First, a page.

February 6, 2015

The Better Secularist

Posted in Uncategorized tagged , , , , at 1:30 pm by Rev. Thomas Perchlik

In his editorial column of February 3, “Making a Better Secularist”, David Brooks has made three terrible mistakes.  In responding to Phil Zukerman’s vision of secularists, Brooks has overlooked reality.

First, he accepts Zukerman’s idea that “religion” is equivalent to conventional Christianity or Judaism. He makes this clear in his second-to-last paragraph when he gives only Jewish and Christian examples when speaking of a need to “exalt the passions in pursuit of moral action.”  In reality, religion is rich and complex, offering many responses to the realities of human existence.  To assume there is but one alternative to so-called secularism is to overlook the glorious abundance of religious diversity, including non-theistic forms.  My religious tradition is part of this diversity but is not part of Brook’s article.

Secondly, David Brooks has accepted the illusion that all so-called ‘secularists’ are purely atheistic individualists.  In reality, Zukerman’s Secularism is one current in the mighty river of humanism.  Humanism centers morality, like Brook’s secularists, on “individual reason, individual choice and individual responsibility”.  Humanism appears within religious traditions and outside of them.  But most importantly, humanists have long understood that each person makes moral choices within a network of relationships, shaped by human culture, and as a small, linked, strand in the infinite, interconnected, web of being.

Finally, Brooks accepts the false idea that, as he puts it “You either believe in God or you don’t”.  Beyond the fact that there are many understandings of ‘God’, there is another option.  We place moral purpose and spiritual experience at our communal center.  In my congregation, both non-theists and theists (and even atheists) together, shape the meaning of life, find shared identity, and choose common purpose. The “better secularist” that Brooks imagines has long existed and thrived in such communities.

At the end of his article, Brooks invokes an “enchanted secularism, one that puts emotional relations first and autonomy second.”  He imagines “secularism” becoming  “less content with mere benevolence, and more responsive to the spiritual urge in each of us, the drive for purity, self-transcendence and sanctification.”  The better secularists that he imagines have existed in our congregations for a long time now.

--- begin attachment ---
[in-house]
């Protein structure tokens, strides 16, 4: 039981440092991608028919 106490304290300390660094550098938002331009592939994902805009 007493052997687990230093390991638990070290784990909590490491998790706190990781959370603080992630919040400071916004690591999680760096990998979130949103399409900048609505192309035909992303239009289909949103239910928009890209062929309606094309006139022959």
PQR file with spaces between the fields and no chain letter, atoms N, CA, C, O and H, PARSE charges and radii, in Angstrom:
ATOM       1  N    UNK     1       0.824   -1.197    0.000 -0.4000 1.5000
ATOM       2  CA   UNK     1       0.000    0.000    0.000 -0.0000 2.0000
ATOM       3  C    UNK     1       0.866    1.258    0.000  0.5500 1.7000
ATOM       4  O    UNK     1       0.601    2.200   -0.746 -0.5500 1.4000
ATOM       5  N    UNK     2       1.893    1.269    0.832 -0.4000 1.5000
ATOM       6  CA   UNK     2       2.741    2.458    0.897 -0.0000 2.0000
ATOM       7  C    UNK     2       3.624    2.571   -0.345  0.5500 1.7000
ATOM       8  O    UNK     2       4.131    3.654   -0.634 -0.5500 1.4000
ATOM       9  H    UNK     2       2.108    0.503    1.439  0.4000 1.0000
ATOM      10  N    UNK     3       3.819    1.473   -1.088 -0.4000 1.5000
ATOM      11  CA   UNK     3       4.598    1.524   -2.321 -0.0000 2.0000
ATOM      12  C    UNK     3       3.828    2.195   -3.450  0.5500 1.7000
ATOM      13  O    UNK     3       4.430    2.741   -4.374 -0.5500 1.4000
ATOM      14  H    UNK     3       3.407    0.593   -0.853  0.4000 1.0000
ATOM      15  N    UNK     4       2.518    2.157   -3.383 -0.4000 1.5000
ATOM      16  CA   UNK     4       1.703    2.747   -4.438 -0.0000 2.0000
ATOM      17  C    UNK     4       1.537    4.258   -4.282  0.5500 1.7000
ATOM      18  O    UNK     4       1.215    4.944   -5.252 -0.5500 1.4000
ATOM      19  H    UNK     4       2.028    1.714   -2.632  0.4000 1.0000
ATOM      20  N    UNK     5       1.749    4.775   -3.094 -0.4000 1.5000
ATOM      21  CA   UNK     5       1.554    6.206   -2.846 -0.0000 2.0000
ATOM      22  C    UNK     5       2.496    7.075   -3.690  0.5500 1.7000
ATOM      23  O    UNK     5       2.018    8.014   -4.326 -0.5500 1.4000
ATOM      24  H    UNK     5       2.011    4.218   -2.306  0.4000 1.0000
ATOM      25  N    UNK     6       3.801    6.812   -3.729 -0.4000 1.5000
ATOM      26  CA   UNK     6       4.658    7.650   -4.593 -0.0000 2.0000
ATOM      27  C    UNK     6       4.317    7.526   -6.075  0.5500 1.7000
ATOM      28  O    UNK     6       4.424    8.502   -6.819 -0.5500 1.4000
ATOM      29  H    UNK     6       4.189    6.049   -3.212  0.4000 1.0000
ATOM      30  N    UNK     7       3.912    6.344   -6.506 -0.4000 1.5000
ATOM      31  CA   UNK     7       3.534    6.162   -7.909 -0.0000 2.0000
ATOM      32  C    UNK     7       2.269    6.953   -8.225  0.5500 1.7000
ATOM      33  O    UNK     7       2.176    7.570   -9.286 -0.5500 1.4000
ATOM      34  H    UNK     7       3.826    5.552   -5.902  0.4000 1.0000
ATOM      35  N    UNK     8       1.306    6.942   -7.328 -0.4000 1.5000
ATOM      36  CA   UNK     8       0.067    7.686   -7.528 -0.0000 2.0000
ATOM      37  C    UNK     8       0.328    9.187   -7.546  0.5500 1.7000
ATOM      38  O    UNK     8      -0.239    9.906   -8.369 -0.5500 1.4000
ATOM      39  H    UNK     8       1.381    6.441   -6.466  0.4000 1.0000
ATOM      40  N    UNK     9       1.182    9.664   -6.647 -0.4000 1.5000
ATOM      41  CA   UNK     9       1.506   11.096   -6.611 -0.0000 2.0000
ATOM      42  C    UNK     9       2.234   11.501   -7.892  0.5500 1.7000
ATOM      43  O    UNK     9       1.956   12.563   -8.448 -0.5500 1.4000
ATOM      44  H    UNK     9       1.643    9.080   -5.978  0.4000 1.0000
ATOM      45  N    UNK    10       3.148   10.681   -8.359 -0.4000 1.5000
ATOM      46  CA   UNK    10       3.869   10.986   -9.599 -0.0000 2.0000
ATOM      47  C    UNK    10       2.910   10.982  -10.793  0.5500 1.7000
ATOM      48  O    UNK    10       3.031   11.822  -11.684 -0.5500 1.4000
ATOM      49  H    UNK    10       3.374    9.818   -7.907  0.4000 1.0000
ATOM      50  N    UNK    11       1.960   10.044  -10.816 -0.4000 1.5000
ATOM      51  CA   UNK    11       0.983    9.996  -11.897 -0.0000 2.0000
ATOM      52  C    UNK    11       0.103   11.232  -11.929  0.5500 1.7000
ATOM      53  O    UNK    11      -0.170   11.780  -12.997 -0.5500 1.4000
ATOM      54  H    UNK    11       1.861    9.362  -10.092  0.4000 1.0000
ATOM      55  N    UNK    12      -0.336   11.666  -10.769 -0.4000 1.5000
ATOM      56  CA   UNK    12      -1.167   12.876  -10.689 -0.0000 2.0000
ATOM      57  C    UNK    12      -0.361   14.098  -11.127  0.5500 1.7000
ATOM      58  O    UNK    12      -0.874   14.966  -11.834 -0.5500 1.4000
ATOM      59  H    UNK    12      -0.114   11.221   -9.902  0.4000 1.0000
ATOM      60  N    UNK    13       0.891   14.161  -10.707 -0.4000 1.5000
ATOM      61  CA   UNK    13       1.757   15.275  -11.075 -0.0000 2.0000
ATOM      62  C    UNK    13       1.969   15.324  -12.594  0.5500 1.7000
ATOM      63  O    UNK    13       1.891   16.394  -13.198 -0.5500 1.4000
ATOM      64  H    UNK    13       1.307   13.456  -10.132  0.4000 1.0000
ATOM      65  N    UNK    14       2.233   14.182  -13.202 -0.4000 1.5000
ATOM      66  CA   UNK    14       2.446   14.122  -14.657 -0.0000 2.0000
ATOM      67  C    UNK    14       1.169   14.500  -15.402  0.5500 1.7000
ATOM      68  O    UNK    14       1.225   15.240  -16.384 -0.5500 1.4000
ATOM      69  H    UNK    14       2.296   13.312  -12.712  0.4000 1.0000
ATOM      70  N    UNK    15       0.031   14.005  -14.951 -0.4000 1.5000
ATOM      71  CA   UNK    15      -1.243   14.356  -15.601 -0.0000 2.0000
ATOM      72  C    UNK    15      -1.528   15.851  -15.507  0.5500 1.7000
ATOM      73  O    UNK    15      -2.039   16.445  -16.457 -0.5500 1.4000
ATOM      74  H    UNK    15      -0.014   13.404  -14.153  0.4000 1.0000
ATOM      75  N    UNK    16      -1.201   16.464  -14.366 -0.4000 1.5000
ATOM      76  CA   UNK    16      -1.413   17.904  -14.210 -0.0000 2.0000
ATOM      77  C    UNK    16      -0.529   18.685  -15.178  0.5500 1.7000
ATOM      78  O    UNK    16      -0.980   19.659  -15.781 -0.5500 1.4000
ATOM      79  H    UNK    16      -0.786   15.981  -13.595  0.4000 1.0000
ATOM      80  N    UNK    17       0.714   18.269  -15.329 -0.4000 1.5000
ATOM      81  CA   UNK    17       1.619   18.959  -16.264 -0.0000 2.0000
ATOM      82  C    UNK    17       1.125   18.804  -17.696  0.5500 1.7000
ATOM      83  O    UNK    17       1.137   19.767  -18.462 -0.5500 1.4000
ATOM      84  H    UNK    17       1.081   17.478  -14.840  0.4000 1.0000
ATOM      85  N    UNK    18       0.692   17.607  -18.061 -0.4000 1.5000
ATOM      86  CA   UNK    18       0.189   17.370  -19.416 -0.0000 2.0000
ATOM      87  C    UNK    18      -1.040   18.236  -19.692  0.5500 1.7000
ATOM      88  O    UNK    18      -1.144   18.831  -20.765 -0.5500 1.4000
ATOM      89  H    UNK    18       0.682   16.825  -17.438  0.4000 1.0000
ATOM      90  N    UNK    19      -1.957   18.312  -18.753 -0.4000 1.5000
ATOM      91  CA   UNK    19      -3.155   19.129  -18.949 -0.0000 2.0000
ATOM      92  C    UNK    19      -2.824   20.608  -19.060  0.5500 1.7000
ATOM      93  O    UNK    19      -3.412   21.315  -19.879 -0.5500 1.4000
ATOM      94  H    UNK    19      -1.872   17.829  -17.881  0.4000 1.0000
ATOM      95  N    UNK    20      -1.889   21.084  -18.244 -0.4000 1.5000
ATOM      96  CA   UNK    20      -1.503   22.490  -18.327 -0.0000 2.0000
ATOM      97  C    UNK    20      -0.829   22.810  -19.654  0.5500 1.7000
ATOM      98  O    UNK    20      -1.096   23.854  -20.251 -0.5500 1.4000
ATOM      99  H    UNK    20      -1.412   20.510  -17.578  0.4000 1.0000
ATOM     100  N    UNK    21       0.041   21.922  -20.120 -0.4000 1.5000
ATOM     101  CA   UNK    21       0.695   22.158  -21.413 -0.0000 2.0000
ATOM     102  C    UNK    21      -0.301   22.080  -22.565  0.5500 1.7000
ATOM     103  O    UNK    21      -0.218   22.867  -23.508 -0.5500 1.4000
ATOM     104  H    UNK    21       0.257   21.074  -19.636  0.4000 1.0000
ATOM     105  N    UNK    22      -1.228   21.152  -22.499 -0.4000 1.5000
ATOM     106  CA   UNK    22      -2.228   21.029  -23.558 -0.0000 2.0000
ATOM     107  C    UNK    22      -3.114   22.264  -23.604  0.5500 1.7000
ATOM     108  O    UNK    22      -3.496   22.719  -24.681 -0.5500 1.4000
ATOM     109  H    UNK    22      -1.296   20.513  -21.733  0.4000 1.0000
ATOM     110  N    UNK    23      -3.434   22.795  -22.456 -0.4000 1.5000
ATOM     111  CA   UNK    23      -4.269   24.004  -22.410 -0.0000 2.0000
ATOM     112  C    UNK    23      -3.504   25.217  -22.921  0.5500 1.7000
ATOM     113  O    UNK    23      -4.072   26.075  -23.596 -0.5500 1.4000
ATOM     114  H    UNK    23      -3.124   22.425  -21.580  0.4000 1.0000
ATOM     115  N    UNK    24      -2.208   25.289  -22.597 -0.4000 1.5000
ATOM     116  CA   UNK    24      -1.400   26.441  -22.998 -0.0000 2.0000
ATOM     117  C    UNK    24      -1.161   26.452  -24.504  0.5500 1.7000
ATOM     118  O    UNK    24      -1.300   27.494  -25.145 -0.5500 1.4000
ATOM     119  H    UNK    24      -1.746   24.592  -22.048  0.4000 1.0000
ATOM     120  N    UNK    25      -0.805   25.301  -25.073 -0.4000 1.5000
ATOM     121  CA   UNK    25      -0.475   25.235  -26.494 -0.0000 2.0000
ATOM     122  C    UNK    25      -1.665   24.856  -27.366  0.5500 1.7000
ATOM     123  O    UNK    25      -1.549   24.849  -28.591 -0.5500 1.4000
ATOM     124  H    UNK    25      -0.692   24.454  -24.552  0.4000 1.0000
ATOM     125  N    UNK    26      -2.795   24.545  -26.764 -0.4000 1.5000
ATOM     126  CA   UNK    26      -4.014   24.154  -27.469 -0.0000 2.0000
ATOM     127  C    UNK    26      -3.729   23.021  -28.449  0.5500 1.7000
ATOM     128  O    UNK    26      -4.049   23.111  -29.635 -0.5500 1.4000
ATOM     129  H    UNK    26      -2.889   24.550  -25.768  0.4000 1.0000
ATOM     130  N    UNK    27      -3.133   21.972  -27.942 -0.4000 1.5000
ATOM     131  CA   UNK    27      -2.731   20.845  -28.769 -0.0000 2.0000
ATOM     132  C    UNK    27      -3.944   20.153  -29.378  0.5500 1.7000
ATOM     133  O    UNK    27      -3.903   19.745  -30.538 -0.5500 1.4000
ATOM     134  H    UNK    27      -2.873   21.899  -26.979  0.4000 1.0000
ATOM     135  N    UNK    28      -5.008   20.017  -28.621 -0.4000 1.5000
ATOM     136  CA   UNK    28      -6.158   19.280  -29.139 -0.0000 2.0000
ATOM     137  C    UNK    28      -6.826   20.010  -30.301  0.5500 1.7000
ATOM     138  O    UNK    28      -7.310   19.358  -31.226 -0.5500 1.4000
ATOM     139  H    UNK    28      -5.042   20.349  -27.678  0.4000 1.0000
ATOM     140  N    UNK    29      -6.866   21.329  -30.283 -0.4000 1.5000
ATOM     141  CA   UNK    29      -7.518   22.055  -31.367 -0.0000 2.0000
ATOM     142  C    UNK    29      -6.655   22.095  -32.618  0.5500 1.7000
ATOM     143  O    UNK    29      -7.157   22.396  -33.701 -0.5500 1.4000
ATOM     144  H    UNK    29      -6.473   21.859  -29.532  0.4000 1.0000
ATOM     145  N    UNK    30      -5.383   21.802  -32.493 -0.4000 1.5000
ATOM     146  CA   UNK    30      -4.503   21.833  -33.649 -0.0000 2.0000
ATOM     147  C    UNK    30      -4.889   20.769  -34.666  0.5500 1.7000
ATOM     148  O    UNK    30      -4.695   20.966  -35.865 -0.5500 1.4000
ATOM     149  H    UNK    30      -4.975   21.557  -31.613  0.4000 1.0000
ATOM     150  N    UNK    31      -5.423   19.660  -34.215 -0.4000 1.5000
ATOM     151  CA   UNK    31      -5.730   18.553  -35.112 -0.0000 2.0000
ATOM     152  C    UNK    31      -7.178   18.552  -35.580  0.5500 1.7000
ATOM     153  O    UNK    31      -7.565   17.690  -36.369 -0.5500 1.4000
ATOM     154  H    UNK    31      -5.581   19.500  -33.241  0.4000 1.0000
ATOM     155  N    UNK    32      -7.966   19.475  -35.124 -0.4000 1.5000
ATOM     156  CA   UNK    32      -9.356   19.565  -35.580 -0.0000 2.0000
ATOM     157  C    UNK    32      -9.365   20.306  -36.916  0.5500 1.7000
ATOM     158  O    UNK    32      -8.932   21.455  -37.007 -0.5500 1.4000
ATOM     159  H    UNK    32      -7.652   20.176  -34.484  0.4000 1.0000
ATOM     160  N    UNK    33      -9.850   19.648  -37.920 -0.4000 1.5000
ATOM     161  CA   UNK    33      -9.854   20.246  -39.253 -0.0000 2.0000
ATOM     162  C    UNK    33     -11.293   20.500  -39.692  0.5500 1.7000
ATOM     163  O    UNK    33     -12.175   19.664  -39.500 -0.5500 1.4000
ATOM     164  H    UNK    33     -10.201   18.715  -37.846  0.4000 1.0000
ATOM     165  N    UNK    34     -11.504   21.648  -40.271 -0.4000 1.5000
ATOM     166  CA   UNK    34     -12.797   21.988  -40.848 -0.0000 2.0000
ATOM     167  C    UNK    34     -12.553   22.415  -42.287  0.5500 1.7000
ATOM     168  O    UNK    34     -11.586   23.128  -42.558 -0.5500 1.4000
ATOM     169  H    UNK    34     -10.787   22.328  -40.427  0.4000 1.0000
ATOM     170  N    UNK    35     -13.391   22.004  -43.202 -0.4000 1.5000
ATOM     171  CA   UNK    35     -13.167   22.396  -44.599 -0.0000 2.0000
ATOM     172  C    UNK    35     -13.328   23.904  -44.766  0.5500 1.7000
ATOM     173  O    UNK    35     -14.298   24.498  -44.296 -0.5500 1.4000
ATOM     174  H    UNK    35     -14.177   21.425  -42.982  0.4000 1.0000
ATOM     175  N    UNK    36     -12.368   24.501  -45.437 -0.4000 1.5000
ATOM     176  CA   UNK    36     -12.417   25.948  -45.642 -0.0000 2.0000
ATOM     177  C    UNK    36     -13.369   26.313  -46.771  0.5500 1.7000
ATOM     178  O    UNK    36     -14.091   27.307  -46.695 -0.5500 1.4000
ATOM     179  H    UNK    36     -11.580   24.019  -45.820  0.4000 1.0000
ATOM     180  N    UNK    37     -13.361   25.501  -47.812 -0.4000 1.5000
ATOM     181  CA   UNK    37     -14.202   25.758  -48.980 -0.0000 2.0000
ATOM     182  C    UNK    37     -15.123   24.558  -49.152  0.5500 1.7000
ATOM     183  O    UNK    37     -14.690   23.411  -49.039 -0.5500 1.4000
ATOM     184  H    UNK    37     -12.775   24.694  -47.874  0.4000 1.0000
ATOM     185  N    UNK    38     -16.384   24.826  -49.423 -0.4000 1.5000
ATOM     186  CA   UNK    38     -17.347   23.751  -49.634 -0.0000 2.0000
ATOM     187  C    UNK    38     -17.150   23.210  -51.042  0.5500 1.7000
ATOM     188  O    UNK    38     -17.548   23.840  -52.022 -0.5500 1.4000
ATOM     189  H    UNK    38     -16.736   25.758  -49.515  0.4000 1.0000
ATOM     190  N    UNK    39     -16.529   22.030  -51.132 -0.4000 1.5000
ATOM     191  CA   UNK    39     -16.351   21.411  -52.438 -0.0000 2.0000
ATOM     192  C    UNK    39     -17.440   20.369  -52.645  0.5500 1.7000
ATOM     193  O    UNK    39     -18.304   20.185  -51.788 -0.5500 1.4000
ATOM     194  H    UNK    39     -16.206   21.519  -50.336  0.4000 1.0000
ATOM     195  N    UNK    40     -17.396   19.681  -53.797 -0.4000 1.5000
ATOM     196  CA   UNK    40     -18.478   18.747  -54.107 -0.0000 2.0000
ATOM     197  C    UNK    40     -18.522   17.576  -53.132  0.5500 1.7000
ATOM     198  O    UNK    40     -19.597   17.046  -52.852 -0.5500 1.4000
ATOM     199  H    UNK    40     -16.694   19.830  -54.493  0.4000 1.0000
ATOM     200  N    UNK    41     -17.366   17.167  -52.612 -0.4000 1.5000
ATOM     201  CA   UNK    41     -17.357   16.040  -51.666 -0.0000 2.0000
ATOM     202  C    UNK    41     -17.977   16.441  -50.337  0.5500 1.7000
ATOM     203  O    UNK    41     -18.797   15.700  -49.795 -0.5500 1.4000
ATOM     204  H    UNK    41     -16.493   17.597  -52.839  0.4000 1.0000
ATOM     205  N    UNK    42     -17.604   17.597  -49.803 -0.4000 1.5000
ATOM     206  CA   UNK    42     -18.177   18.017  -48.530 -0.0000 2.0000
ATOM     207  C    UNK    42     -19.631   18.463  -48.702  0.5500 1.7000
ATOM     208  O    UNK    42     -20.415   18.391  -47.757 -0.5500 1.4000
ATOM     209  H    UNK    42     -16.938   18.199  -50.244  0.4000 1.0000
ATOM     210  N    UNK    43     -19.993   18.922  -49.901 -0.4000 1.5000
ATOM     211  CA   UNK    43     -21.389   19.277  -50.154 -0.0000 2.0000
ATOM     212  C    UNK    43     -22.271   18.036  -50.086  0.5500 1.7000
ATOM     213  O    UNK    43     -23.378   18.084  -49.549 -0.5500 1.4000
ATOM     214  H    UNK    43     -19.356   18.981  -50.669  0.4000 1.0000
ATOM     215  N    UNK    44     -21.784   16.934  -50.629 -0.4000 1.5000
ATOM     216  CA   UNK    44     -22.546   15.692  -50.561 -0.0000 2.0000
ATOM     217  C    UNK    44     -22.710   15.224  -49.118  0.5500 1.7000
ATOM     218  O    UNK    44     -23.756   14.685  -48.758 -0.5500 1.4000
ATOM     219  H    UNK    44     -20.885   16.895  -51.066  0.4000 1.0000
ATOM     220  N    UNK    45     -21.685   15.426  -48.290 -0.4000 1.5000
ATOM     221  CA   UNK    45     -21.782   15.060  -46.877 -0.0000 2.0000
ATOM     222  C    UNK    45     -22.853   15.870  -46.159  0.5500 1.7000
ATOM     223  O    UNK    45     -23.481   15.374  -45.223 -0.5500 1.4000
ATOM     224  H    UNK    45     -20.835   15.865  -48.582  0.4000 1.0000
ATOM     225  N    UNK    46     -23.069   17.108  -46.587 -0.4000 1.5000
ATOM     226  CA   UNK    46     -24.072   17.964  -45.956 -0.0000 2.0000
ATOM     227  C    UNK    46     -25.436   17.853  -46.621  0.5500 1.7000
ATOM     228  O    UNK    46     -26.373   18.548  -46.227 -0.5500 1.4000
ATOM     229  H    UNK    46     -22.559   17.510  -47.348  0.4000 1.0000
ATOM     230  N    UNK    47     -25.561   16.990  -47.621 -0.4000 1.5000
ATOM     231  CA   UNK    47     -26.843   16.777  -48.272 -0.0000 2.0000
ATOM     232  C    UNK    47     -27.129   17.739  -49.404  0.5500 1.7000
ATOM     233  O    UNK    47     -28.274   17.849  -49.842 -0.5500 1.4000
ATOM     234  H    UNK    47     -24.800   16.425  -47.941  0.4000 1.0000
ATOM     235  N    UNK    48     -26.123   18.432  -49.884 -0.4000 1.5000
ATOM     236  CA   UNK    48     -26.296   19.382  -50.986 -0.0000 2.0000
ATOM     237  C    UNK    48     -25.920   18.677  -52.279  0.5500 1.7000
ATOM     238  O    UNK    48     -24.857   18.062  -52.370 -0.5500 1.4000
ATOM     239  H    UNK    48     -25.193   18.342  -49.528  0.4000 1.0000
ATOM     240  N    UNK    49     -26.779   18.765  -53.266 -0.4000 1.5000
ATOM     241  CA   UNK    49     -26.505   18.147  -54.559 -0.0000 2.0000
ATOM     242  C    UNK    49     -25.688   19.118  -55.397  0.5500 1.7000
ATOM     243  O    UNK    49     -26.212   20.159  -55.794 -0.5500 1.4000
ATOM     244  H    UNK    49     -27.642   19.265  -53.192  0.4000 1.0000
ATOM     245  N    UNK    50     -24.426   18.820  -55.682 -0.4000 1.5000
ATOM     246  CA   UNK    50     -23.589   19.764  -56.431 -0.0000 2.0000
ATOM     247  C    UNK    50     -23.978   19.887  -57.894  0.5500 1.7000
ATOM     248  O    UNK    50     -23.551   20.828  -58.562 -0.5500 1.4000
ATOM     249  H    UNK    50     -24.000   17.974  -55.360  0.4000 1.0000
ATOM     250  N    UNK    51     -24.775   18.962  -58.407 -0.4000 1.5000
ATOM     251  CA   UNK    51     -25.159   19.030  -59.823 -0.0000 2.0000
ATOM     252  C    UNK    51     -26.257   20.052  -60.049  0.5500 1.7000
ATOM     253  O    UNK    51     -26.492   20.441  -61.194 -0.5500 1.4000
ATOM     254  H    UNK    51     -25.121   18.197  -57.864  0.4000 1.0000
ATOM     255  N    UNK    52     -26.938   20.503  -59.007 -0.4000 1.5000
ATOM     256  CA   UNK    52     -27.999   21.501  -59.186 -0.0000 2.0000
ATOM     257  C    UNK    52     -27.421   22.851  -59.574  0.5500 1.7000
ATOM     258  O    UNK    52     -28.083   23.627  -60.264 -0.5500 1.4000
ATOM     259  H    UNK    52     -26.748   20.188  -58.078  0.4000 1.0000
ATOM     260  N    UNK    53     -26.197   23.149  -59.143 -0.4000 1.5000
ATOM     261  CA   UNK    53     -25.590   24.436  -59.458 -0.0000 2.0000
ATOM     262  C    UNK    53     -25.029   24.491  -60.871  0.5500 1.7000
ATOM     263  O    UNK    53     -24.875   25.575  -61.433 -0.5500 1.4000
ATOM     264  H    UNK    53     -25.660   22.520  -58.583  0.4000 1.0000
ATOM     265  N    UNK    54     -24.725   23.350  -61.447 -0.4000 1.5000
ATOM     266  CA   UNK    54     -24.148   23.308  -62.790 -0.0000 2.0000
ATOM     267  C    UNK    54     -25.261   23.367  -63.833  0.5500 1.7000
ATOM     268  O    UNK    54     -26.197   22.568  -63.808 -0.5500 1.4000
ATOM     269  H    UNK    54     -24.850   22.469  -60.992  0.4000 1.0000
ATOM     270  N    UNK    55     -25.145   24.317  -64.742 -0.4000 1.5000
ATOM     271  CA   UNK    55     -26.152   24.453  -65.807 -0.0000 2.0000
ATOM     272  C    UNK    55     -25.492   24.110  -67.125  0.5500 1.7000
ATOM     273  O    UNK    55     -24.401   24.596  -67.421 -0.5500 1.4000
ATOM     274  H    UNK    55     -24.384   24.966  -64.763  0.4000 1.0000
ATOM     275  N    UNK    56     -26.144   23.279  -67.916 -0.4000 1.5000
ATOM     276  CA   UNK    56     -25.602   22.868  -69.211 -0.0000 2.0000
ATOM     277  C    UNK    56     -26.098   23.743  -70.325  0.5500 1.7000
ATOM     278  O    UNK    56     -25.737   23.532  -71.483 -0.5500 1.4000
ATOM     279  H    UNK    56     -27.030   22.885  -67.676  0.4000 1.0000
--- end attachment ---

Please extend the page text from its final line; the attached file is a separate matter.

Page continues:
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November 26, 2008

The Wrong Kind of Christian

Posted in Uncategorized tagged , , , , , at 11:59 am by Rev. Thomas Perchlik

To follow up on my Pailin post for Thanksgiving I am tempted to talk about the silly practice of “pardoning” turkeys (as if they committed some crime, as if that makes up for the millions killed…) and the tricksy news camera man who set her up.  Instead I want to draw more attention to the sermon that was preached by visiting preacher Thomas Muthee at the Wasilla Assembly of God. 

Pailin was chosen for her merging of political and religious views and I assume that his views match hers.  His basic orientaion was that righetousness is the absence of evil and corruption.  He spoke nothing about “doing justly, loving mercy and walking humbly with God.” 

His sermon focused on the need for “believers” to take control of society.  He enumerated several areas in which he felt true Christian believers needed to be in charge, including Finances, Education, Media, the Courts and Governement.  The odd thing was his ‘why.’ For example, Chrisitans needed to take over financial institutions.  Why?  Because then there would not be all this corruption and mismanagment.  Nieve does not begin to describe this opinion.  Christians must take over Education.  Why? Is it because an educated mind is essential for a healthy person, is it because an educated citizenry is essential for a well functioning democracy, is it because critical thinking skills, an understanding of the scientific method, and a familiarity with history will help people make better, wiser decisions?  No, its becuase if we have Christians in education then there won’t be any controversy about prayer in schools, just as if there are Christians in the courts no one will be trying to get rid of the Ten Commandments. 

This is from a man who’s ministry has become famous for identifying and rebuking witches. He actually named a woman in Wasilla who was causing car accidents.  I am sure he understands what goodness is, in and of itself.  The problem is that he is leading people to primarily live by a negative definition of goodness and to create a negative politics of witch-hunts, finger pointing and judgement of others without any real self-criticism and tempering doubt.  This is the worst kind of politics and religion.  It nurtures fear above hope.  It is good to point out what is wrong in the world and in our actions, but the solution should be doing good things and cooperation, not casting out demons and blaming others.